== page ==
Michigan State University engineers have put together a flexible, paper-thin transducer — a device which can turn physical motion into electrical energy and vice-versa. The material could be used to create a whole new range of electronics powered from motion, as well as ultra-thin microphones and loudspeakers.
Harry Potter may have had animated newspapers but you know what Hogwarts never had? Newspaper boomboxes. So I guess it’s score one for the muggles, since we’re about to get just that. Along with newspaper microphones, or anything else that’s really thin and works either as a sound recording or replay device. Our imagination’s the limit.
It’s all thanks to a team of nanotech engineers from Michigan State University, who designed and produced a prototype ultra-thin transducer. The device is fully flexible and foldable, can easily be scaled up and is bidirectional — meaning it can convert mechanical energy to electrical energy and electrical energy to mechanical energy.
The device’s fabrication process starts with a silicone wafer with several thin layers or sheets of environmentally friendly substances including silver, polyimide, and polypropylene ferroelectret added over it. Ions (which are charged particles) are added onto each individual layer so that they produce an electrical current when compressed.
Known as a ferroelectret nanogenerator (abbreviated FENG), it was first showcased in late 2016 as a sheet which could turn users’ touch into energy to power a keyboard, LED lights and an LCD touch-screen.
Since then, the FENG got some new tricks. The team discovered that in addition to its touch-to-energy transformation ability, the material can be used as a microphone — by turning the mechanical energy of sound into electrical energy — and as a loudspeaker — by doing the reverse.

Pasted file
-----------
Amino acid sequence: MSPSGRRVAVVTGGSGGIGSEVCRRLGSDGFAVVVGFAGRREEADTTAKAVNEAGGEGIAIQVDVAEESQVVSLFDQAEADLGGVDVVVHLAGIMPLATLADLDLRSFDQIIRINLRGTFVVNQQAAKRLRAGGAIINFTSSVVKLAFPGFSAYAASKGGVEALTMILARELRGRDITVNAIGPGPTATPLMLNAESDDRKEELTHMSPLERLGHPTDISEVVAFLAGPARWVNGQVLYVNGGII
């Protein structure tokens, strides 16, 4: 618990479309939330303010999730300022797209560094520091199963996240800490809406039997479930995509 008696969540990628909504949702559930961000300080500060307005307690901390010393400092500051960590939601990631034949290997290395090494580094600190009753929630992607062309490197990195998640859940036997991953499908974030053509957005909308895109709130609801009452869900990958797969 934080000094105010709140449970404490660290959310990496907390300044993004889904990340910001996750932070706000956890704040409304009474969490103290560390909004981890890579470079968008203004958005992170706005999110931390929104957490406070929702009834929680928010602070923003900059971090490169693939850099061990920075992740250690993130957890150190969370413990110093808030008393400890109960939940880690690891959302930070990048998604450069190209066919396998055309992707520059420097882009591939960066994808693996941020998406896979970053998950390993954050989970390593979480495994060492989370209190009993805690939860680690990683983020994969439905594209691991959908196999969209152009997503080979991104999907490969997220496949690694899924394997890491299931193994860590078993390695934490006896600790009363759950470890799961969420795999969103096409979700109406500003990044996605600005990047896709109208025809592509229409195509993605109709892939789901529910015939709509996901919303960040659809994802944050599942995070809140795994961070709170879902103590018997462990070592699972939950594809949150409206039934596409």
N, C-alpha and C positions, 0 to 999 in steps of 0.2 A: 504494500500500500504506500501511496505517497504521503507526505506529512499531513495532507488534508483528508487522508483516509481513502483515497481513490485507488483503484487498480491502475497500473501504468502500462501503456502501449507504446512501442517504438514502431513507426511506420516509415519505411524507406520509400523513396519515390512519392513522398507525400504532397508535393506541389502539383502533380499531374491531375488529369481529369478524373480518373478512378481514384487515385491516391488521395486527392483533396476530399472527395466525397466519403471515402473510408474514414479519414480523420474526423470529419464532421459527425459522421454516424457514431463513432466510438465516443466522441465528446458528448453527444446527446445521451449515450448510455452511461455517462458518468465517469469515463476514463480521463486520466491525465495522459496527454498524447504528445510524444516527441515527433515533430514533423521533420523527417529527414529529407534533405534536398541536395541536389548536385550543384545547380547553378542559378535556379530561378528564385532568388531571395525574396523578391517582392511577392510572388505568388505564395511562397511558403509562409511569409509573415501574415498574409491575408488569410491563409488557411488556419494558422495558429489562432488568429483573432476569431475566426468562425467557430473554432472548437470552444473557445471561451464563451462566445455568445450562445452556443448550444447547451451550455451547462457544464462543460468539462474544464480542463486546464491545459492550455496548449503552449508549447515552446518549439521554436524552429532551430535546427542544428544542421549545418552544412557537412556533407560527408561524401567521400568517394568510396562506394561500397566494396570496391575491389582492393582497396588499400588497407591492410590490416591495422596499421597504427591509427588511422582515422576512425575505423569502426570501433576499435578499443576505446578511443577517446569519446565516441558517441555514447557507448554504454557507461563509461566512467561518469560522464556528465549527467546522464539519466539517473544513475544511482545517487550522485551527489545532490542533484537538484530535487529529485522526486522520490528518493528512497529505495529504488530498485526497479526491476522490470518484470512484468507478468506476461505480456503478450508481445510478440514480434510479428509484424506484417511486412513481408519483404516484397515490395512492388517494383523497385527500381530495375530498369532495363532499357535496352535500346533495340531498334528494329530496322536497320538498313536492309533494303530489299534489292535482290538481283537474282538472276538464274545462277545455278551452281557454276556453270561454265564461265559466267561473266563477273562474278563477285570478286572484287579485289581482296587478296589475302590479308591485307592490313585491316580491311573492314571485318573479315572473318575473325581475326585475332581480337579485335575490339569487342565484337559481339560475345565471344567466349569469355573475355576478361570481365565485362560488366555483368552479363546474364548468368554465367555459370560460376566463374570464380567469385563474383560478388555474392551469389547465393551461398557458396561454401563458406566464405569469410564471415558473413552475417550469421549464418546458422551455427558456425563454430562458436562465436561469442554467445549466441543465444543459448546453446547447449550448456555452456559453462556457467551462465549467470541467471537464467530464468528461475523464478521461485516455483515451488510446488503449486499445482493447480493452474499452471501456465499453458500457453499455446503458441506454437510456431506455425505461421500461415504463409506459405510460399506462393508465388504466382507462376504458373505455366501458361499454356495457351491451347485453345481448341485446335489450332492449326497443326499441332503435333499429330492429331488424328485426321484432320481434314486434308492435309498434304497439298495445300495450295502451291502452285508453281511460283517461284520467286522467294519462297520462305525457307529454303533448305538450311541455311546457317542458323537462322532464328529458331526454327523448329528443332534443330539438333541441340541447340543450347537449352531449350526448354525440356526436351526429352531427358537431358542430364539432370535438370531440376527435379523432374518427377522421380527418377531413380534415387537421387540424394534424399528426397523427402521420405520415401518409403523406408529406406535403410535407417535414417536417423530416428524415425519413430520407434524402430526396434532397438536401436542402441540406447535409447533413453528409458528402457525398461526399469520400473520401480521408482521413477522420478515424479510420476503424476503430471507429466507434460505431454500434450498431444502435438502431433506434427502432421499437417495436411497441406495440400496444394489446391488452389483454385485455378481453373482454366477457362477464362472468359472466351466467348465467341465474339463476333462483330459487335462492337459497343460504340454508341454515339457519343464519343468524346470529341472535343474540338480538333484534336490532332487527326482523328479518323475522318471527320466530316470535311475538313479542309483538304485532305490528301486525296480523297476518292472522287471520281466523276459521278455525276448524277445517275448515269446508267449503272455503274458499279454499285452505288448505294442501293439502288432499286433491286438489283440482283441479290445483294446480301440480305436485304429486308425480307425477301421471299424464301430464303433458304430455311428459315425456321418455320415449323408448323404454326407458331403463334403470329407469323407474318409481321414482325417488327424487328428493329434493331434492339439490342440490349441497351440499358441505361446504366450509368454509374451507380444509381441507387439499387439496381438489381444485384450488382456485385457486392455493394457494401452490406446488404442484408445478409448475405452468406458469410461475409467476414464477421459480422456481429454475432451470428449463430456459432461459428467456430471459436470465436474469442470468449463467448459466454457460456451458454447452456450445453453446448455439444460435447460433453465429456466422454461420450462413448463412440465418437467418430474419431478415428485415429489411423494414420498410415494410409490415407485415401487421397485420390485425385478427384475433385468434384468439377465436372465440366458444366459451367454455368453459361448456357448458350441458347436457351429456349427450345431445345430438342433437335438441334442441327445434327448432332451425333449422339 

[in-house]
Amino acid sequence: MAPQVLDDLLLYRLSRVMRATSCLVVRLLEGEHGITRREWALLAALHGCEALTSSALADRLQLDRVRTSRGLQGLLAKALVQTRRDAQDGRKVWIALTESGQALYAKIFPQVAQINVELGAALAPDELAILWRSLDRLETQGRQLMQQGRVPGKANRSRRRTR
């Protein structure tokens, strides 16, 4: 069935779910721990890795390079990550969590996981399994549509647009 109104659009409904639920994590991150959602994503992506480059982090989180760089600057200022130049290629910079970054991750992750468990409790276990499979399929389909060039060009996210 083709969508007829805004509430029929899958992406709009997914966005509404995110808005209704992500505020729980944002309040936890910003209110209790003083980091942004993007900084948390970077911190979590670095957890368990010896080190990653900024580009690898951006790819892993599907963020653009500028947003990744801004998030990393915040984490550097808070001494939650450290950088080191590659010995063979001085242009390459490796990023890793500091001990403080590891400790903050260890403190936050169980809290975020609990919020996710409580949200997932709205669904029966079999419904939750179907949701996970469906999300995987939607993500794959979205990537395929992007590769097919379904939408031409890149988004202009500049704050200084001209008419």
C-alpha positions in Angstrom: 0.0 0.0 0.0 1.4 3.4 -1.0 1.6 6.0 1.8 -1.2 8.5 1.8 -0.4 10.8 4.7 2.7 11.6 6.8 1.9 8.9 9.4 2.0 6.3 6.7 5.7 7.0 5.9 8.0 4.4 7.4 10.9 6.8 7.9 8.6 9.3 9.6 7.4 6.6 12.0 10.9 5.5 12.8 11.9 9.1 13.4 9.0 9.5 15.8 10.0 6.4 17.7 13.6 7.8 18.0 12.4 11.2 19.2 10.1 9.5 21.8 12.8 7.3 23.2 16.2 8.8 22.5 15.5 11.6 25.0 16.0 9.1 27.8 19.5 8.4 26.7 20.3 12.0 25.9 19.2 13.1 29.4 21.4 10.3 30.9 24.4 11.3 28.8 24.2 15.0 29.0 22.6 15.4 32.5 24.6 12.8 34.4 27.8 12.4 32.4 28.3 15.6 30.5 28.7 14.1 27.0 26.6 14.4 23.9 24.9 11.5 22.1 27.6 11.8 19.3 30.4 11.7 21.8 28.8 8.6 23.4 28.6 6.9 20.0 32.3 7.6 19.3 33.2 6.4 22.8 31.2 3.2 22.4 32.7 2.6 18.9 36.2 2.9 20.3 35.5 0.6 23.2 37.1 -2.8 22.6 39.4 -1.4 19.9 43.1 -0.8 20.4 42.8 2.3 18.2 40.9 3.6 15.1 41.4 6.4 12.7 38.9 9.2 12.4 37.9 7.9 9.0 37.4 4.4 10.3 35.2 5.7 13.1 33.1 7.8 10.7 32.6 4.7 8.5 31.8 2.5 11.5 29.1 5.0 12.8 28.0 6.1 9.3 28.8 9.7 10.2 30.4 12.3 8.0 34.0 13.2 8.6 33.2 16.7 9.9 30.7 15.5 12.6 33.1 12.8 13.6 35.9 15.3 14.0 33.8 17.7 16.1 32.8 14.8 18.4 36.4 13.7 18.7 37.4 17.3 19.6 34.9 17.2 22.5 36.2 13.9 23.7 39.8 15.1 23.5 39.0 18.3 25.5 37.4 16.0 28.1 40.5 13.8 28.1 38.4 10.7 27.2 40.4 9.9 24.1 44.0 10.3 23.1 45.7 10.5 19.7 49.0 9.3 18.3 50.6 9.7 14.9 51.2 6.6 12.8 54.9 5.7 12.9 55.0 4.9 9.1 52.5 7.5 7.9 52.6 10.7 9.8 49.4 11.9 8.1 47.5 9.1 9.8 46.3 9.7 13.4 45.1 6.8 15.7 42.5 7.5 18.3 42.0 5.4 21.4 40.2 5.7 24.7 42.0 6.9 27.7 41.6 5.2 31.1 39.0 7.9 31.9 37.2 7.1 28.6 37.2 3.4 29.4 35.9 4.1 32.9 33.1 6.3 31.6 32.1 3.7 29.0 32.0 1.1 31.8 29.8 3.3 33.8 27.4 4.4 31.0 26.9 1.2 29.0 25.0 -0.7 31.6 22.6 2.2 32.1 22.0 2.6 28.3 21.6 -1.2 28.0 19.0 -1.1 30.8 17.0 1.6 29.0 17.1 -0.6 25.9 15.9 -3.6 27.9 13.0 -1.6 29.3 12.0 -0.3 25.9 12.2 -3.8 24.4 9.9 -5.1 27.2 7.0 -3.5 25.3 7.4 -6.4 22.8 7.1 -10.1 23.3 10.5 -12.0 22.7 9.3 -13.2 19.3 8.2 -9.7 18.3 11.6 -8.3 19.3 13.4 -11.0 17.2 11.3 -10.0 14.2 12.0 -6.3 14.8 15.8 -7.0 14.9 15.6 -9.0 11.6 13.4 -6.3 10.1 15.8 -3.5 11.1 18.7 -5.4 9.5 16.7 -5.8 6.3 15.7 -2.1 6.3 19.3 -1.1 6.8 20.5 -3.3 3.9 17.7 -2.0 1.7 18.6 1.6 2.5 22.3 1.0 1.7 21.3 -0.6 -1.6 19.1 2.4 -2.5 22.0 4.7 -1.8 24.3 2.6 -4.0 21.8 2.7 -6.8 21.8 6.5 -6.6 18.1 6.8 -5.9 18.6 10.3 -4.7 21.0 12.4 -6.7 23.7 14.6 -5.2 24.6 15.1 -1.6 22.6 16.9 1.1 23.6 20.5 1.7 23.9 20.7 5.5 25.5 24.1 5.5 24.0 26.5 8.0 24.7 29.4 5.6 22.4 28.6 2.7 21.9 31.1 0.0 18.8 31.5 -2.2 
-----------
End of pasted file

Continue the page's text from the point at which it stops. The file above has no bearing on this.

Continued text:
“Every technology starts with a breakthrough and this is a breakthrough for this particular technology,” said Nelson Sepulveda, MSU associate professor of electrical and computer engineering and primary investigator of the federally funded project.
“This is the first transducer that is ultrathin, flexible, scalable and bidirectional, meaning it can convert mechanical energy to electrical energy and electrical energy to mechanical energy.”
As a proof-of-concept for sound recording, the team developed a FENG security patch which uses voice recognition software to unlock a computer. Tests revealed that the patch can pick up on voices with a high fidelity, being sensitive enough to capture several frequency channels in the human voice.
To test how well the material would function as a loudspeaker, some FENG fabric was embedded into the faculty’s own Spartan flag. It was supplied with a signal from an iPad through an amplifier. The team reports that it reproduced the sound flawlessly, the flag itself becoming a loudspeaker. One day, you could be carrying speakers around everywhere, comfortably folded in your pocket until you need them. Or you could have a poster of FENG at home, ready to hook up to your PC, taking up virtually no desk space.
“So we could use it in the future by taking traditional speakers, which are big, bulky and use a lot of power, and replacing them with this very flexible, thin, small device.”
“Or imagine a newspaper,” Sepulveda added, “where the sheets are microphones and loudspeakers. You could essentially have a voice-activated newspaper that talks back to you.”
Other applications could include a noise-canceling sheeting that also produces some energy in the bargain, or voice-operated wearable health-monitoring devices. The team says they’re also interested in developing in the “speaking and listening aspects” of the technology.
The full paper “Nanogenerator-based dual-functional and self-powered thin patch loudspeaker or microphone for flexible electronics” has been published in the journal Nature Communications.
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